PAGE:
Open Europe Blog

Analysts – led by Anglo-Saxon ones – have lined up to say that, following the deposit levy as part of the Cypriot bailout, a bank run on the rest of the Mediterranean is now a near certainty.

New York Times columnist Paul Krugman went the furthest, arguing that

It’s as if the Europeans are holding up a neon sign, written in Greek and Italian, saying “time to stage a run on your banks!”

But for all these speculations, very few analysts have actually bothered to properly assess the mood and immediate reaction in Italy and Spain – whose depositors are meant to be lining up outside banks and cash machines to withdraw all their savings. Surely, the response and tone in the media of these countries on the day following the deal will give a pretty strong indicator as to whether Italian and Spanish depositors will perceive themselves as being ‘next in line’, or whether, in fact, they consider the Cypriot situation unique.

As Mats Persson argued on his Telegraph blog yesterday,

Fears of deposit-led contagion to other parts of the eurozone should definitely not be be overstated…viewed with a depositor’s eyes from Barcelona or Bilbao, Spain may have very little in common with Cyprus.

Of course, this is all very hard to predict and if talks about a bailout kicks of in Spain and Italy, will depositors trust what politicians are telling them? But what do governments and pundits actually say in these two countries? Put differently, what did Spanish and Italians depositors actually hear when they woke up to the news that their Cypriot counterparts will now see their savings taxed?

Here’s a summary.

Italy  

Italy has some relatively fresh memories of a deposit levy: the 0.6% prelievo forzoso from all Italian bank accounts enacted by the government led by Giuliano Amato in 1992, when Italian public finances were facing an “extraordinary emergency”. So one would expect the Italian media – and Italians themselves – to make a pretty big deal of the Cypriot bailout.

Not quite.  Although Italy’s borrowing costs have inevitably been driven up a bit by the news coming from Cyprus, the media is surprisingly relaxed (and certainly no queues outside ATMs). Of the largest Italian papers, only La Repubblica and La Stampa made some room for Cyprus on the front page of today’s print edition. Pope Francis and Italy’s own political troubles continue to dominate. However, some Italian commentators did flag up the risks involved in the Cypriot bailout for the rest of the eurozone.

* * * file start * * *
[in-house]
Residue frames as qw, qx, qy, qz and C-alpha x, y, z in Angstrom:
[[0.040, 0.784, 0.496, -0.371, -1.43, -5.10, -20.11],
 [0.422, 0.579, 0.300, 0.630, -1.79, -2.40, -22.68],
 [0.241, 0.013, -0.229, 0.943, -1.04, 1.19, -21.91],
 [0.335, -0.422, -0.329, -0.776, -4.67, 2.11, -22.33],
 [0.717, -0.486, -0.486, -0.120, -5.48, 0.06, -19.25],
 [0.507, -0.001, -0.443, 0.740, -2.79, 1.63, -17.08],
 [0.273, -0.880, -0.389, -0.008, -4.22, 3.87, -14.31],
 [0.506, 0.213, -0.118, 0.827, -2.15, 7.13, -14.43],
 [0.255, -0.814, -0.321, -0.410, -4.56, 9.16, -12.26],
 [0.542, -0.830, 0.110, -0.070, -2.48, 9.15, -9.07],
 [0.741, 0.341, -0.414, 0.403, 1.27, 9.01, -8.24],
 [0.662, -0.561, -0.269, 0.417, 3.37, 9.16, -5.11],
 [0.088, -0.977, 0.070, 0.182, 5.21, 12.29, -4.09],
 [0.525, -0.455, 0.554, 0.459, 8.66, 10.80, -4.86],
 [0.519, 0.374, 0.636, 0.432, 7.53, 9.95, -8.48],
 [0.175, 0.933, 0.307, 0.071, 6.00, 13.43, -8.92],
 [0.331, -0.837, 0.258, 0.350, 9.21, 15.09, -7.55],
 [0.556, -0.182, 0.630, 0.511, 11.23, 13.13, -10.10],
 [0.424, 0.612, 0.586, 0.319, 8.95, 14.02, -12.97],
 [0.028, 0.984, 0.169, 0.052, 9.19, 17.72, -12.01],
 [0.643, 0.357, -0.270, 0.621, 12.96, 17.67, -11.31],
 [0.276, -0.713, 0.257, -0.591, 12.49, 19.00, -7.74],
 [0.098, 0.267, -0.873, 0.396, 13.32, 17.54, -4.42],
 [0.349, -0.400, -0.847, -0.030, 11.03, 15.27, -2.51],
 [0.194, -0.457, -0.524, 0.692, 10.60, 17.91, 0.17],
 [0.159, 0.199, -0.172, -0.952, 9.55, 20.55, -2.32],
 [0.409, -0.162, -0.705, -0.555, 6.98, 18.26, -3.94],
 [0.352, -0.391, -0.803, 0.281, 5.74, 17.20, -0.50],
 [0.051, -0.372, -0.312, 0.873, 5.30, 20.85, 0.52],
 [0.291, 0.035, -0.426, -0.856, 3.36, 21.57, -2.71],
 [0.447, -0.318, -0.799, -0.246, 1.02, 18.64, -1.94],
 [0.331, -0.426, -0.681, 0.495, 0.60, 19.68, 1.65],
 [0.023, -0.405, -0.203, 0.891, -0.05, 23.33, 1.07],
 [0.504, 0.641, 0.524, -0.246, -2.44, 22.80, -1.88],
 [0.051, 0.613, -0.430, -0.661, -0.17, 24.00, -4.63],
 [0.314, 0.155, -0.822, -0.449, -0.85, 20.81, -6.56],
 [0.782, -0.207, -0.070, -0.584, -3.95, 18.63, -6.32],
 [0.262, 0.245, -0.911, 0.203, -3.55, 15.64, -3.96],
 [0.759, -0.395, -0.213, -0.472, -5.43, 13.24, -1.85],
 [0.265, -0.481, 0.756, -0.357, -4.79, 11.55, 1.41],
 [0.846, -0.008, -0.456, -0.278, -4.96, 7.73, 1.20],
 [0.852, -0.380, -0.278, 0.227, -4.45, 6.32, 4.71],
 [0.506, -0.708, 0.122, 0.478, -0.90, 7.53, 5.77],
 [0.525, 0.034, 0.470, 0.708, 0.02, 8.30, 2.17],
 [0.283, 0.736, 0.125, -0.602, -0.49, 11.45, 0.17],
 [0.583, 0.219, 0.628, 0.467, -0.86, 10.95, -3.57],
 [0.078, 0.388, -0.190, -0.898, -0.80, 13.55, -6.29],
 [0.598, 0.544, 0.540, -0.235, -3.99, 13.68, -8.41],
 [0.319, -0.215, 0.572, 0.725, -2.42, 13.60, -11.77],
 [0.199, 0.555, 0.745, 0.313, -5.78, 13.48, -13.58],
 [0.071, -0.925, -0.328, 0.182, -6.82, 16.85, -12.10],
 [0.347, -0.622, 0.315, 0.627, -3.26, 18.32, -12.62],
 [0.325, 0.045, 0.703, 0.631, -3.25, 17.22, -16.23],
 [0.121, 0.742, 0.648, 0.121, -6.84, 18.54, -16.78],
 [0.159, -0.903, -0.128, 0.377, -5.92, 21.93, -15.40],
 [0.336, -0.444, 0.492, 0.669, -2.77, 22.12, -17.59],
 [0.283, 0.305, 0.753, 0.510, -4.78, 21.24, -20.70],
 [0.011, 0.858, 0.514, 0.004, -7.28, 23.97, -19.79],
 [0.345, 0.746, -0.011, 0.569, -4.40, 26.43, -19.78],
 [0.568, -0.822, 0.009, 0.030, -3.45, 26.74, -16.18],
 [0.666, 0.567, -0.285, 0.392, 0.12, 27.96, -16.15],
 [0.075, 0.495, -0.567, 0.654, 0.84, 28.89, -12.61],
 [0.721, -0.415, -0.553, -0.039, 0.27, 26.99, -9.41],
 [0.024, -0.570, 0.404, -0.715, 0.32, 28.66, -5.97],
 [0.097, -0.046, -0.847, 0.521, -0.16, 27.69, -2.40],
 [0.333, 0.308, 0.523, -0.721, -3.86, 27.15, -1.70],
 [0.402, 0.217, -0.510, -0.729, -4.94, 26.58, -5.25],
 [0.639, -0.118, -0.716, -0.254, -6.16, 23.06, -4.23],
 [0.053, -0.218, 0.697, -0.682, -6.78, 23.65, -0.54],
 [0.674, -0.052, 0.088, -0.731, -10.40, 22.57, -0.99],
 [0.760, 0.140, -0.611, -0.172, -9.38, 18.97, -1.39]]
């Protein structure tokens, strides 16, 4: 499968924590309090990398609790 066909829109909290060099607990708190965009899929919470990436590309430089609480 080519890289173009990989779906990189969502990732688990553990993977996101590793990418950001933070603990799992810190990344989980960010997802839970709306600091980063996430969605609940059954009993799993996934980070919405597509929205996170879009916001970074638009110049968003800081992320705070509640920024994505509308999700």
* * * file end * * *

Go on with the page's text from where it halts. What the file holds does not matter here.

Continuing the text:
Vittorio Da Rold of Il Sole 24 Ore calls the Cypriot bailout “a dangerous precedent which undermines confidence” in the eurozone.

Italian economist Giulio Sapelli put it more bluntly,

Stuff like this can generate bank panic throughout the EU. [European leaders] are crazy.

Ferruccio de Bortoli, editor of Il Corriere della Sera, has tweeted that Cyprus’s deposit levy “risks creating uncertainty and fears”.

Unsurprisingly, the authorities’ reaction was targeted at being a lot more reassuring. Giuseppe Vegas, head of Italy’s financial markets watchdog Consob, said,

There are no similarities between Cyprus and Italy…The markets are obviously nervous [over Cyprus], but I wouldn’t dramatise.

Spain

Several Spanish dailies ran with Cyprus as front page story today (see here). The most common reference in the Spanish press is to Argentina’s corralito – when Argentinians’ accounts were frozen to prevent a bank run in the country at the end of 2001.

As in Italy, there are no signs of Spanish depositors taking to the cash points – but the interest rate on Spain’s ten-year bonds has reached above 5% this morning. As in Italy, authorities have moved quickly to reassure the citizens that there is no risk of contagion spreading to Spain.

There has been some concern over contagion in the press, though, with Carlos Segovia, Economics Editor of El Mundo, writing,

Analysts from around the world start to doubt that Cyprus’s precedent may one day end up being applicable to other Southern European countries, even partially.

Under the headline, “We are a German colony”, the paper’s Washington correspondent Pablo Pardo goes all out,

The ‘bailout’ imposed by the EU [on Cyprus] is the closest thing to an armed robbery against that country’s savers.

Spanish economist José Carlos Díez is not happy either. He writes in El País,

The Cypriot bailout deal confirms that there are no signs of intelligent life in Europe.

Spanish business daily El Economista is a bit more relaxed, saying in an editorial that a Cypriot-style corralito is “unthinkable” in bigger eurozone countries like Spain, Portugal or Italy. But the paper also notes,

A haircut should have been applied to bondholders before applying [the deposit levy], which now comes out as an inconsistent measure.

So critical and concerned about precedent set, but no “panic spreads amongst savers” type headlines that we have seen in certain other countries. We certainly do not play down the precedent, or defend the deal, but one should not exaggerate either.

There’s no way this [the deposit levy] will be repeated in Spain or Italy, so it’s not clear when the great bank run is supposed to take place – not that bank runs are impossible by any stretch of the imagination in these economies, but a deposit tax or even the precedent set here is not likely to be the cause. That said, a real question remains over whether this will hamper future bailouts, future funding from the eurozone or even the fledgling moves towards greater eurozone integration. But that is a slightly different discussion.

Author :
Print